Home Gaming Ubisoft teams up with UK tech company to tackle key reselling with “silent key activation”

Ubisoft teams up with UK tech company to tackle key reselling with “silent key activation”

3 min read

Ubisoft has partnered with UK tech company Genba Digital to take on dodgy key resellers like G2A. their platform allows for what they call “a game-changing mode of digital distribution,” and its goal is to reduce the risk of abuse and fraud in digital game purchasing and reselling, while also providing users with a smooth experience.

In the case of Ubisoft games, what it’ll mean is consumers who buy those games on third-party sites like Humble or Fanatical won’t receive keys. In fact, those digital retailers won’t even have any keys. Instead, their games will securely be delivered to uPlay accounts through API access in what they call “Silent Key Activation”

“As part of our dedication to the secure delivery of PC Games, introducing the Silent Key Activation solution around the globe for the distribution of Ubisoft content means a smoother transaction for consumers and peace-of-mind for Etailers,” says Genba’s CEO Matt Murphy. “We are thrilled to be collaborating with Ubisoft on this game-changing mode of digital distribution.”

Speaking to Gamesindustry, Murphy explained how it’ll work.

“Silent key activation doesn’t pass on the key to the e-tailer or, as a consequence, the end user. It stays with Genba. We take a number of keys off Ubisoft for a game like Assassin’s Creed Odyssey and we’ll set on that keybank.

If someone goes on a website like Fanatical and buys a Ubisoft product, it will take them through the checkout process, then ask you to enter your UPlay account — if you don’t have one, it asks you to set one up. The game is then automatically activated in UPlay. Fanatical doesn’t get a key, and neither does the player. They just log into UPlay and the game is there, as if they bought it from the UPlay Store.”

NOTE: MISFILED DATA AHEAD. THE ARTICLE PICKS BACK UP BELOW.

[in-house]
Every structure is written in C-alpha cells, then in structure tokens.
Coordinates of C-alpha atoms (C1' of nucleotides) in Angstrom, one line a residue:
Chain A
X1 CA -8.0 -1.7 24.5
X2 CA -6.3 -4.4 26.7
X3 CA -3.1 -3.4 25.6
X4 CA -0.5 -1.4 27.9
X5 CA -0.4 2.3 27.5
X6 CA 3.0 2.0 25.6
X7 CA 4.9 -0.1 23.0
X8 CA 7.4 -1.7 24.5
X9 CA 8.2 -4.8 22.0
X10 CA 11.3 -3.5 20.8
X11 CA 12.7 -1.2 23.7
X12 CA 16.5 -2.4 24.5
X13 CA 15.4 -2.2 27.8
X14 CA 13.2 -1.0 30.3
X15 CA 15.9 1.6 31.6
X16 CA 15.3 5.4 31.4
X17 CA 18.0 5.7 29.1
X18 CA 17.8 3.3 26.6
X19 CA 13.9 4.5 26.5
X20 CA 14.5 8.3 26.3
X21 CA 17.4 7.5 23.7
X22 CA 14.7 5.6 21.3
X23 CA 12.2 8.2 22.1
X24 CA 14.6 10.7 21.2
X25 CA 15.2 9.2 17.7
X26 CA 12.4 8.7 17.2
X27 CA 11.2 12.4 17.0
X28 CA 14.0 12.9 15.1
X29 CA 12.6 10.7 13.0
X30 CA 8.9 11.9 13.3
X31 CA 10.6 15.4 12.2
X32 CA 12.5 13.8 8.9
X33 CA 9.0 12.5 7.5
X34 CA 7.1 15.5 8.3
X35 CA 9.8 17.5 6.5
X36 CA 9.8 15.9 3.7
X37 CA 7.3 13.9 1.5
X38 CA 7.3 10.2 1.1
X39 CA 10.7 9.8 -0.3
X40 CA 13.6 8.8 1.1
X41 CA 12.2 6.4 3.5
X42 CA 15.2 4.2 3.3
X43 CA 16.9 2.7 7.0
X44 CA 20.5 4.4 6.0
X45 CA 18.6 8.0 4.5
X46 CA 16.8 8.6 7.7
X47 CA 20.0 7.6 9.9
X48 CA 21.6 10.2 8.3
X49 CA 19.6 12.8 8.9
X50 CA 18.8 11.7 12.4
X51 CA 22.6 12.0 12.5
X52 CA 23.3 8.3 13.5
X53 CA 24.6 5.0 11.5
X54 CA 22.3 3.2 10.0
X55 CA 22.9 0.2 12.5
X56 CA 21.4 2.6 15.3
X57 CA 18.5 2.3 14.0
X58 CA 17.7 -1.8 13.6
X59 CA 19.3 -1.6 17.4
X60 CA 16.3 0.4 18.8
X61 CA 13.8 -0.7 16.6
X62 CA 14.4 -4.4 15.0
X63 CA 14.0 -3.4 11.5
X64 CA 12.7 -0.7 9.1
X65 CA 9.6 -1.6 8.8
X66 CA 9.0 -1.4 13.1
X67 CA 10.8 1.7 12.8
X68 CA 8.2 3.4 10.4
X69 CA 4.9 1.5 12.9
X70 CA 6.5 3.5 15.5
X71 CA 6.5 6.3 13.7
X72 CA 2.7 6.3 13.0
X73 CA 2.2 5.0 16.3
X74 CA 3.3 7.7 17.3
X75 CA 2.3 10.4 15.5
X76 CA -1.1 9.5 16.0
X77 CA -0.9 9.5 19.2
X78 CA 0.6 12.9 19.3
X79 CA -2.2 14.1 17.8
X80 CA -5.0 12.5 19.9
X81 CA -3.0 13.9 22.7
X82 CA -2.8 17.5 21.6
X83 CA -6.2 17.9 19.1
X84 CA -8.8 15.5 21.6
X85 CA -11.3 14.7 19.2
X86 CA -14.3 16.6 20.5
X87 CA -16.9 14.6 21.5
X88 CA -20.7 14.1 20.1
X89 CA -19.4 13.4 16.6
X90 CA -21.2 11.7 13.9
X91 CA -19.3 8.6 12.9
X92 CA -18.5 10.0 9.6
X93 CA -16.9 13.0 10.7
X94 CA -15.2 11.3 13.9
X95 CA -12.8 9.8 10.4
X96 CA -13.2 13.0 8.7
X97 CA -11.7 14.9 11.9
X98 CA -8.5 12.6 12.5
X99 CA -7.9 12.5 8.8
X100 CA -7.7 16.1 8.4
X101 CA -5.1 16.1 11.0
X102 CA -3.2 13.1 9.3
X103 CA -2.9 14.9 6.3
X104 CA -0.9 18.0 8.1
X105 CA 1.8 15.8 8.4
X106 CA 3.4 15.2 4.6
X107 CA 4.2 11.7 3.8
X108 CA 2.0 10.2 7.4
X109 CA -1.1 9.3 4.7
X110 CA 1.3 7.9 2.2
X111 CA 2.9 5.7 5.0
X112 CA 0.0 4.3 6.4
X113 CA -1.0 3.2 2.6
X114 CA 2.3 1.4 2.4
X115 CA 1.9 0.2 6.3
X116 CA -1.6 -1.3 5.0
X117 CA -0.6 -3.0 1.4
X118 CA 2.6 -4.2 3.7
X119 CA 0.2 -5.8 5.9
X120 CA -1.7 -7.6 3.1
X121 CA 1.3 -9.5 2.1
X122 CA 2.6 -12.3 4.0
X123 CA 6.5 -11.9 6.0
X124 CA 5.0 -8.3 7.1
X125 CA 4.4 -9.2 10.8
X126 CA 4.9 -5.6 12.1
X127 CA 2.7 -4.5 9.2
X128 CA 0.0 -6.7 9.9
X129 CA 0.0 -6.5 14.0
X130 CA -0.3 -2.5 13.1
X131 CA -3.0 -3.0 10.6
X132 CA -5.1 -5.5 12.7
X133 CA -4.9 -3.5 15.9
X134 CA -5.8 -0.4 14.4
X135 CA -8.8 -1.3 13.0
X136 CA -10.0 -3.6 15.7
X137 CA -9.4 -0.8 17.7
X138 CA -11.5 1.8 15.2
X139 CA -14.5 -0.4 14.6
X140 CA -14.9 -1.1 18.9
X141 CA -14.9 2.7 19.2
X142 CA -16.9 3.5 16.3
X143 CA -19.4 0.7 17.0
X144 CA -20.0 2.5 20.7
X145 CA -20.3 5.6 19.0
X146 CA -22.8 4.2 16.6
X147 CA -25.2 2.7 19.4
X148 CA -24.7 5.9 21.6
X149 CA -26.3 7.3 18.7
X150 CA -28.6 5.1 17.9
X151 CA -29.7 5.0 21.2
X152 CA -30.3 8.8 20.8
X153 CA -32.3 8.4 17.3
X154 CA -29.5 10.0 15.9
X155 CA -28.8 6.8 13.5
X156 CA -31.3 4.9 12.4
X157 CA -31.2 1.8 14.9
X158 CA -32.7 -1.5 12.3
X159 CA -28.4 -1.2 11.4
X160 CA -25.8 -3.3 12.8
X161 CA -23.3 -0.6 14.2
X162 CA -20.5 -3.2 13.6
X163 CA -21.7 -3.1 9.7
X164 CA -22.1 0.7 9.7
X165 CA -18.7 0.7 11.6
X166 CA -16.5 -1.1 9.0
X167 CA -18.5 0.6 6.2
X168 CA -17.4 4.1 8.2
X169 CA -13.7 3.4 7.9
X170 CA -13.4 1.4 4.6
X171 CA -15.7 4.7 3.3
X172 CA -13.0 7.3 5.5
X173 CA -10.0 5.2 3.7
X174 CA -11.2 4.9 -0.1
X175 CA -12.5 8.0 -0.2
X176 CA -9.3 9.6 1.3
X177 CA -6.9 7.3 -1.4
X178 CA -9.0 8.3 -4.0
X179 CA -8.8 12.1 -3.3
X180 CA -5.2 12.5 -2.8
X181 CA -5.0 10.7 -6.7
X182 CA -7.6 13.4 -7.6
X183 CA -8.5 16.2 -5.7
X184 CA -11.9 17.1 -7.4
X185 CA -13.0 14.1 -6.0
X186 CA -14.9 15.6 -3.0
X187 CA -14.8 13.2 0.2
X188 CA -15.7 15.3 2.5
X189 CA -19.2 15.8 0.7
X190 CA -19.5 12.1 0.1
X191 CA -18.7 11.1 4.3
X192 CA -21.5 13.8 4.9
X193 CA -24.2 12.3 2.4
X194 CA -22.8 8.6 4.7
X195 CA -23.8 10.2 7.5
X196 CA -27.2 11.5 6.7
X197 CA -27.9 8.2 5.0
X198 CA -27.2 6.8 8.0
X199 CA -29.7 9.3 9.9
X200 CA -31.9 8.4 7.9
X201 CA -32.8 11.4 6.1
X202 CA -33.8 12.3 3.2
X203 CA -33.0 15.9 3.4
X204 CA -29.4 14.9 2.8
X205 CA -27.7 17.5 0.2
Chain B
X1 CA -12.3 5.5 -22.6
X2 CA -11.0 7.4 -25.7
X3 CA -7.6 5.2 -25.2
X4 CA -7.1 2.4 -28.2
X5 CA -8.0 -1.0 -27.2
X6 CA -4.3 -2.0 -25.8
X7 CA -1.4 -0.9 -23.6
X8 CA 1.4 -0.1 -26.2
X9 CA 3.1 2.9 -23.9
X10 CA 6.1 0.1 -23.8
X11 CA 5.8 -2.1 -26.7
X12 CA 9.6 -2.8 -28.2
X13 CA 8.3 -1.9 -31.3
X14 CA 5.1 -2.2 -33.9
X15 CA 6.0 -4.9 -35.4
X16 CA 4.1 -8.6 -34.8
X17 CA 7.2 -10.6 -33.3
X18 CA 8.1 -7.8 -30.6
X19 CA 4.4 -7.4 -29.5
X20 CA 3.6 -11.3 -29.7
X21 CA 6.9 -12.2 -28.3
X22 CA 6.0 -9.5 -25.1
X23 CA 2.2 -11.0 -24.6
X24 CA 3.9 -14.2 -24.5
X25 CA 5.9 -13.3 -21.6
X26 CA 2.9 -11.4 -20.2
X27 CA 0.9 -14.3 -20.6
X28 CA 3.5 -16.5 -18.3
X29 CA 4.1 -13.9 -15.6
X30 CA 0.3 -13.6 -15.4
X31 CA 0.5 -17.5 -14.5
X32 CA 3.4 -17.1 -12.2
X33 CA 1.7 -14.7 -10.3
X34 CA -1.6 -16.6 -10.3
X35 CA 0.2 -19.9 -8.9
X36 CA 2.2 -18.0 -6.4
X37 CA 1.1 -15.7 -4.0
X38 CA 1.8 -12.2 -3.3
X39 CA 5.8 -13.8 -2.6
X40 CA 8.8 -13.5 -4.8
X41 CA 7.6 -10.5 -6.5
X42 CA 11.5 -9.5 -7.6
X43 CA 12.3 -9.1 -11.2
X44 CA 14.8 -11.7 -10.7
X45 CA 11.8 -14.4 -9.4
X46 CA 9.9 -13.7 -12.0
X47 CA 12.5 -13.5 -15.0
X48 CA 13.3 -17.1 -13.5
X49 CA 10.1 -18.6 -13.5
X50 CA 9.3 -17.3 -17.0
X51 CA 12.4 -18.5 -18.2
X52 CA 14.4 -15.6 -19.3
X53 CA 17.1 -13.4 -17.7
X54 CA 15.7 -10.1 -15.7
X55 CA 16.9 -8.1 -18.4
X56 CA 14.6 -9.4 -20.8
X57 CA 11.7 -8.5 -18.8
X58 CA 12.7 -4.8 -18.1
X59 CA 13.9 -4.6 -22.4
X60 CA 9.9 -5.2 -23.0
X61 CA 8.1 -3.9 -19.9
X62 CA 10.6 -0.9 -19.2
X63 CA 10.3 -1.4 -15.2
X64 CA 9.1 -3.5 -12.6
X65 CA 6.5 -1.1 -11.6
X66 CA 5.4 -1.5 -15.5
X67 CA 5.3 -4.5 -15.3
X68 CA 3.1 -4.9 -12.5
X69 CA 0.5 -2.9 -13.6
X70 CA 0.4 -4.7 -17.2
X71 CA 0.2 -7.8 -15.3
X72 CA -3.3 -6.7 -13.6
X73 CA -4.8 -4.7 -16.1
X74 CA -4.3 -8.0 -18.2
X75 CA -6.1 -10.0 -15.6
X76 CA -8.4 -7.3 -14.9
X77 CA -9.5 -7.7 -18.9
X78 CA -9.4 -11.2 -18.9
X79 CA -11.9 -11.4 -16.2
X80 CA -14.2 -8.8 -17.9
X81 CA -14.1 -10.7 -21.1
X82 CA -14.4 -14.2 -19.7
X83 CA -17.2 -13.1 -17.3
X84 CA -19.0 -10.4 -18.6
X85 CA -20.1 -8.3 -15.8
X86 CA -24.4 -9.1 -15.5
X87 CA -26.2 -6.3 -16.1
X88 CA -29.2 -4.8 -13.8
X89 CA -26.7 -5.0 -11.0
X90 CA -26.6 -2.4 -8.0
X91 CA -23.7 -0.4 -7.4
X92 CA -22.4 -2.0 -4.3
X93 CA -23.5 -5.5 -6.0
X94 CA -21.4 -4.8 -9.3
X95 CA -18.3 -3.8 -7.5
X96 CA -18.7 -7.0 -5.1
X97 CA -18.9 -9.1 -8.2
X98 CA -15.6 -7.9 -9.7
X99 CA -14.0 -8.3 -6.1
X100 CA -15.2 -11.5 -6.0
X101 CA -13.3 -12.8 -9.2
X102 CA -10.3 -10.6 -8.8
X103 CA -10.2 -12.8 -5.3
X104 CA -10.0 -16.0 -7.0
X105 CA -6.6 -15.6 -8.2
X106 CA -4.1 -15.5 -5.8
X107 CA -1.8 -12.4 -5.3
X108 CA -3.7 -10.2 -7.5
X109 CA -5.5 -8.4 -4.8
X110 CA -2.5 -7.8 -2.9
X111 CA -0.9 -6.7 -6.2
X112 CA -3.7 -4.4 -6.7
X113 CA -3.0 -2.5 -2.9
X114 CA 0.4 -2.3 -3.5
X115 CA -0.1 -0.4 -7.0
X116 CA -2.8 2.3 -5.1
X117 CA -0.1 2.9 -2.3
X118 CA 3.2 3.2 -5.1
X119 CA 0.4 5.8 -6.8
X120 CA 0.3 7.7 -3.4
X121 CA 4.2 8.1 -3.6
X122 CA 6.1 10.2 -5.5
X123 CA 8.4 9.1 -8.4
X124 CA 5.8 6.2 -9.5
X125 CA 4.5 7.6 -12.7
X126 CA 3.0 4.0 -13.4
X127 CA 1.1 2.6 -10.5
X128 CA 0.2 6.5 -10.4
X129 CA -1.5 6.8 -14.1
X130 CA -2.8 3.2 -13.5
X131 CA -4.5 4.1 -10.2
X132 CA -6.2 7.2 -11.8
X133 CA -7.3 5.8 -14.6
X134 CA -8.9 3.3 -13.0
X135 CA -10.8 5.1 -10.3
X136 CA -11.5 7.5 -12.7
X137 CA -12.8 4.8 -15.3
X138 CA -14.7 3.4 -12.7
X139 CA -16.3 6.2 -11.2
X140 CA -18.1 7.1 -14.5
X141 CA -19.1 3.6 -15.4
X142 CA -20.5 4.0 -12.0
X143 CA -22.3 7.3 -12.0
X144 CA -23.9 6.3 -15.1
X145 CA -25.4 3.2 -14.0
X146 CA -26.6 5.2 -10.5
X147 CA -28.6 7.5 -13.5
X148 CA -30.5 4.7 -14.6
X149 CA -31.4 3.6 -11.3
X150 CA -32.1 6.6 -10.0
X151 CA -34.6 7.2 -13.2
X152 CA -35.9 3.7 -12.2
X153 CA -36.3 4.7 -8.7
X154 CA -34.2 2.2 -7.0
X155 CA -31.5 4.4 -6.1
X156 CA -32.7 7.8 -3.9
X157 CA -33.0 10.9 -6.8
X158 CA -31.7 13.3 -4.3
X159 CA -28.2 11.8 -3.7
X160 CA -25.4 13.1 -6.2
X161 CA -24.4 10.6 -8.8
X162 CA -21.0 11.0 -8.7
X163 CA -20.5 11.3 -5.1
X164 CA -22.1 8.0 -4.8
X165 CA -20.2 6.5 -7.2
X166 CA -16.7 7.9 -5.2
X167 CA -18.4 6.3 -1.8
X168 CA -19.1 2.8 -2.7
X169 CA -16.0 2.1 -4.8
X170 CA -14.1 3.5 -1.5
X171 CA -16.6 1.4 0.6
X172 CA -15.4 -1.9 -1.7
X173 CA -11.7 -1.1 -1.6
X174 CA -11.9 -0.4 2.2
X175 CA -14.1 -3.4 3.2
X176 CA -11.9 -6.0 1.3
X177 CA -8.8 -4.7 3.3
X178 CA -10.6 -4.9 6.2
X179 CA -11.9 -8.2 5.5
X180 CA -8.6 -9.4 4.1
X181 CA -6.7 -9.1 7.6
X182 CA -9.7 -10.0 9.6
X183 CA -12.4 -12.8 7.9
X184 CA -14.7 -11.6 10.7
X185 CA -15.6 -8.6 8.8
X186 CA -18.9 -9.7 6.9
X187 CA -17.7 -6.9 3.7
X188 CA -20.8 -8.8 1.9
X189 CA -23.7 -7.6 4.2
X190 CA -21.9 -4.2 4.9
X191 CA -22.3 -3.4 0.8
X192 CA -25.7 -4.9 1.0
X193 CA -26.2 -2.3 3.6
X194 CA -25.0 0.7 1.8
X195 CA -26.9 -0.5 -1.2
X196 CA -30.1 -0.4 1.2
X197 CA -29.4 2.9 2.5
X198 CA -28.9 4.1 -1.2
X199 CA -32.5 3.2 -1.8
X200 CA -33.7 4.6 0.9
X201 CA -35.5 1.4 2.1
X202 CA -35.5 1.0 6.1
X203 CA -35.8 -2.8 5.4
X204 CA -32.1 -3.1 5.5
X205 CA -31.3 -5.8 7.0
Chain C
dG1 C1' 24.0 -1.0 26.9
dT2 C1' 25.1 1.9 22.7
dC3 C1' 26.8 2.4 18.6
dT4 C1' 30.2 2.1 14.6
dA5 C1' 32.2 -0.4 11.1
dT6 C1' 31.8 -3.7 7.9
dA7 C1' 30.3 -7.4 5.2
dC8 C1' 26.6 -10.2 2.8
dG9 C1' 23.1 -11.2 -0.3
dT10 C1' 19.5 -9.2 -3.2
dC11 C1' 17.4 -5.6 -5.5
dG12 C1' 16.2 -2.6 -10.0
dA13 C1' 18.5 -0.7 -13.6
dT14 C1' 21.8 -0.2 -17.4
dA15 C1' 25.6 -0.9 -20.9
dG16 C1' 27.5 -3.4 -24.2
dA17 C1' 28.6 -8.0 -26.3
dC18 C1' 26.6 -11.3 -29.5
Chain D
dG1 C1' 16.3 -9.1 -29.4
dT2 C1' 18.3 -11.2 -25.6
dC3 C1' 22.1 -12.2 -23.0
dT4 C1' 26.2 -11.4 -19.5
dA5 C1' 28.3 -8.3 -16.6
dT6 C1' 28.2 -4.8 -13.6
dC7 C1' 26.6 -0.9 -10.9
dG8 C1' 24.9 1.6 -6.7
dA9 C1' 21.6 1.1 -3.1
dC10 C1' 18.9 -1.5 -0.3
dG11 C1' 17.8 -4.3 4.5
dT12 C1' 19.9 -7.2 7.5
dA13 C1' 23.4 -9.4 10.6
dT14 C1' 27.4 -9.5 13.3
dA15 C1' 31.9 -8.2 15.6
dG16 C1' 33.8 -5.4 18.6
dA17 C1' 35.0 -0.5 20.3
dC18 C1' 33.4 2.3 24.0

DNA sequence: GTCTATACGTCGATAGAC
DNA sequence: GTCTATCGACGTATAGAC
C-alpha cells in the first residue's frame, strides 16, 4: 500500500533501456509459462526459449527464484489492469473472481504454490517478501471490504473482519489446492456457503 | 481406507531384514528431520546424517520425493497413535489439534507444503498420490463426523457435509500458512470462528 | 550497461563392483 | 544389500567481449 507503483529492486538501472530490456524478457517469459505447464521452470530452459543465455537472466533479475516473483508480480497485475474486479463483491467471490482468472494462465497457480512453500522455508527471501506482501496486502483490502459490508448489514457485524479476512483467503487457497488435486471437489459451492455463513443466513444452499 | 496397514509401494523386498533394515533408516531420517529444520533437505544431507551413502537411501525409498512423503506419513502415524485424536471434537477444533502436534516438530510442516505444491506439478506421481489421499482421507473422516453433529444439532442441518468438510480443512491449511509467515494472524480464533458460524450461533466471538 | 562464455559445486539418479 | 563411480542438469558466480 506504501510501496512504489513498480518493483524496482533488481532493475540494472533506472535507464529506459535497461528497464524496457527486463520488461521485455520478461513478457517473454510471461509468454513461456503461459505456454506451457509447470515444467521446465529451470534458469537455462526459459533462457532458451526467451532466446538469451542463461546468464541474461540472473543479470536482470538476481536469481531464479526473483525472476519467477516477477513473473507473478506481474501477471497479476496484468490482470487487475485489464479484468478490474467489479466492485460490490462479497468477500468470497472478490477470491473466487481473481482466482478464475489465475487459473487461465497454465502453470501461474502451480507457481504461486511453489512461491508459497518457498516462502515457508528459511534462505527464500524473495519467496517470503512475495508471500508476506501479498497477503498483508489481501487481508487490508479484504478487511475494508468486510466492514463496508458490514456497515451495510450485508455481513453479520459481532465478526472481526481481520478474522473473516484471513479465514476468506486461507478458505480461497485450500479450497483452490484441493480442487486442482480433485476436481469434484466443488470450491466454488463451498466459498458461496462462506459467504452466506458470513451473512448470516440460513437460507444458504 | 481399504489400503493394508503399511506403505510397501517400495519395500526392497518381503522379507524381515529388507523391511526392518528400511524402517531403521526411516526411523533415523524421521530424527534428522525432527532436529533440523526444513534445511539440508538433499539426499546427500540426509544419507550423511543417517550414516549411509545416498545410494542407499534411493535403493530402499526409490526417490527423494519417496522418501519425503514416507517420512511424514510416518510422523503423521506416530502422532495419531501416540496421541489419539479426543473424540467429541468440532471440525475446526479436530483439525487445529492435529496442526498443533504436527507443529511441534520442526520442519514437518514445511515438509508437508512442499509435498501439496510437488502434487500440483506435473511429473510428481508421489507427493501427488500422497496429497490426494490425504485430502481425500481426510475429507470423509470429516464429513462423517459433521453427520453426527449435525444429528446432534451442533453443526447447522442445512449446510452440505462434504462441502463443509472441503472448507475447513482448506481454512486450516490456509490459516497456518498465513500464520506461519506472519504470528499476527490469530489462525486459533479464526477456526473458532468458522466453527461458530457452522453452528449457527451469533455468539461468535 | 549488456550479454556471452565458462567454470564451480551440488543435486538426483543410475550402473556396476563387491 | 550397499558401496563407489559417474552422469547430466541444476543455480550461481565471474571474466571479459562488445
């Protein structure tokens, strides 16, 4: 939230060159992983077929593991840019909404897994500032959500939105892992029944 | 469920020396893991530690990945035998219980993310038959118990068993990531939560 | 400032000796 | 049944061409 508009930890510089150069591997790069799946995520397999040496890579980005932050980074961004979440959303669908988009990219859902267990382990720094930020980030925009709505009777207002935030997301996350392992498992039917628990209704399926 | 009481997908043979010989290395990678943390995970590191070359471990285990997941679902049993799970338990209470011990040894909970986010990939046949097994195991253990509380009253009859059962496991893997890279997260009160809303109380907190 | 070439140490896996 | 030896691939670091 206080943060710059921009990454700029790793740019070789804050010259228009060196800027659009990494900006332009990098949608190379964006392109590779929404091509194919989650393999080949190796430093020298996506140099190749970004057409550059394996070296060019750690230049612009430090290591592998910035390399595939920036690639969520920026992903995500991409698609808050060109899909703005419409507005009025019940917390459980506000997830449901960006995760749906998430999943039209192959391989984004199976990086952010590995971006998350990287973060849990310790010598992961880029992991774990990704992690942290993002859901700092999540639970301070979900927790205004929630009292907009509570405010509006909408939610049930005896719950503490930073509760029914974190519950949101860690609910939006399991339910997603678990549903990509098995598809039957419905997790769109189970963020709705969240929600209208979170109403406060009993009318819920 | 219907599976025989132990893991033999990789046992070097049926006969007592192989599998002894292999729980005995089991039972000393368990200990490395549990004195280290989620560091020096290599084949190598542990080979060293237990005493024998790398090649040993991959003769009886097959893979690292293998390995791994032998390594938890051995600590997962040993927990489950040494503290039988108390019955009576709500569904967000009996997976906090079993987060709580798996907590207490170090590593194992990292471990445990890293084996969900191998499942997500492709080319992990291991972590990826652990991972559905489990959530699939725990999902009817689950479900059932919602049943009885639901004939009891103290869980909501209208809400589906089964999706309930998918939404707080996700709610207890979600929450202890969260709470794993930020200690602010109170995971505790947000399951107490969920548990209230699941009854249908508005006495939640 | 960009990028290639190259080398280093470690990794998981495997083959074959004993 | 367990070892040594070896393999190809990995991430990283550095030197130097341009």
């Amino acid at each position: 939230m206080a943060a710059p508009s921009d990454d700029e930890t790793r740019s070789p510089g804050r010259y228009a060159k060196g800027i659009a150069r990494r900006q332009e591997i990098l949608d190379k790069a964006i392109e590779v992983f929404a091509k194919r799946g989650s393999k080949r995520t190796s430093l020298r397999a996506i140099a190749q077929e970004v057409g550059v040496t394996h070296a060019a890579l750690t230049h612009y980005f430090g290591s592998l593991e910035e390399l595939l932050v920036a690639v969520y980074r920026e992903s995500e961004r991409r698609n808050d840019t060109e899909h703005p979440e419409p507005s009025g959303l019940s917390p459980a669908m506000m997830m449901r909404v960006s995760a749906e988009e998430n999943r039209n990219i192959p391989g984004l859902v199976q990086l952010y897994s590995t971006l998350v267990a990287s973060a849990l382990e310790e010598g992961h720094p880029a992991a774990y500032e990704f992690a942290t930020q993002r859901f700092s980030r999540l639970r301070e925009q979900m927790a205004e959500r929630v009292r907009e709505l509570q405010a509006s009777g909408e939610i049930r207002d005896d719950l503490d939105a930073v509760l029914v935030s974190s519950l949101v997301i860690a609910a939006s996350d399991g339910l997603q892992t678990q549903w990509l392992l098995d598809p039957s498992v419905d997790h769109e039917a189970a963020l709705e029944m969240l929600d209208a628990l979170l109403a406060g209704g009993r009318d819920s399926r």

Sure it’s convenient, but its primary use case is to prevent fraud and abuse, and stem the tide of cheap key resales.

“It’s preventing keys being bandied around the market, so they can’t be resold,” Murphy says. “I suppose you could sell your account, but they’d pick up on that and that’s a very messy way of reselling games.”

It also prevents dodgier key retailers from abusing publisher sales and then reselling keys for full price.

“In the old days it was open to abuse — it still is if there’s no technology managing that process,” he says. “You could be sitting on 1,000 keycodes for a product, the publisher then tells you it’s on sale for the next 24 hours at a reduced price, and it’s down to you to declare when you sold those products. You could say you sold them all at promotion, but actually sell them at full price outside the sale.”

In short, it’s really all about money, controlling the grey and black markets and not having games to prematurely devalue. Genba says that they’re working with 10 legitimate resellers right now, along with “another AAA publisher and platform player.” If it works seamlessly, I can see this sort of keyless activation being embraced by publishers, because it gives them a lot more control.

I don’t have anything against key reselling per se, but when they’re often used to push through stolen keys and launder money, I can understand why publishers might want to inhibit that sort of thing. It’s worth noting that legit key seller Greenman Gaming already has their own system in place for this sort of thing with Ubisoft games, and reports suggest that it works flawlessly.

Last Updated: May 3, 2019

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